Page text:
Dr Rowland

Leading midwife appointed as chief nurse for south west London

A leading midwife has been appointed as chief nurse for the NHS in south west London.

Dr Gloria Rowland trained as a nurse and midwife in Nigeria before relocating to the UK where she became the first black African director of midwifery.

She was also recently appointed to the chief nursing officer’s national advisor group in response to the coronavirus pandemic.

Dr Rowland said: “I’m looking forward to working with colleagues to strengthen professional nursing leadership across the system and to help improve services and health outcomes for the people we care for.”

She will take up the position of both chief nurse at South West London Health and Care Partnership and South West London CCG.

The chief nurse role entails having to provide leadership across nursing, midwifery and therapy services for south west London and contributing to strategic planning across the trust.

CQC chief inspector Ted Baker said that Dr Rowland had been recognised for her “outstanding practice in the leadership and drive shown” to improve midwifery services.

Previously a director of midwifery for the country’s largest maternity service at Barts Health NHS Trust, she will begin her new role in January.

South West London Chief nurse
CHIEF NURSE: Dr Rowland has a history of success in the field of midwifery

In May she spoke to Barts Health Education Academy about the impact of the pandemic on midwifery services.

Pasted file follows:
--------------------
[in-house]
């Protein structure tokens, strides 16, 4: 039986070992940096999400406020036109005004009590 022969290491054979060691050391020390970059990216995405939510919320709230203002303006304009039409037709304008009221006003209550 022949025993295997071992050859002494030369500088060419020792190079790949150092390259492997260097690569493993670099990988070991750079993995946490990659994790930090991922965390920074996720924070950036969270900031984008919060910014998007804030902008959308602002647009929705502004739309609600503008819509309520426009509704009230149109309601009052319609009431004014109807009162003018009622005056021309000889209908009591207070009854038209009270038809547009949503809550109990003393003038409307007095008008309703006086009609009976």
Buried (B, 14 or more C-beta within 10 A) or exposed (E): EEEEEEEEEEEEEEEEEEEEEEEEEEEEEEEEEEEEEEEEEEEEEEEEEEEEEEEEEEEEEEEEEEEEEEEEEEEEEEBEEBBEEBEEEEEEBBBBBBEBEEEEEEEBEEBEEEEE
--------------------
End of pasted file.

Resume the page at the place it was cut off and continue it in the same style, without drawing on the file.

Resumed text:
She said: “I want to thank all the front line staff that have sacrificed their time and been so courageous in facing the virus, helping the sick and putting their own lives at risk.”

Dr Rowland’s appointment comes a month after the NHS joined other large companies in promising to cumulatively hire 10,000 black interns in a push to improve diversity.

The NHS workforce is known for its diversity, with around one quarter of staff being non-British nationals or from a minority ethnic background, rising to around one third of nurses and health visitors.

However there is still a relatively small number of black staff in senior clinical positions, with recent figures showing less than 4% of senior doctors were black.

The Florence Nightingale Foundation charity is currently running the Windrush Nurses and Midwives leadership programme, aimed at developing healthcare leaders from a BAME background or descended from the Windrush generation.

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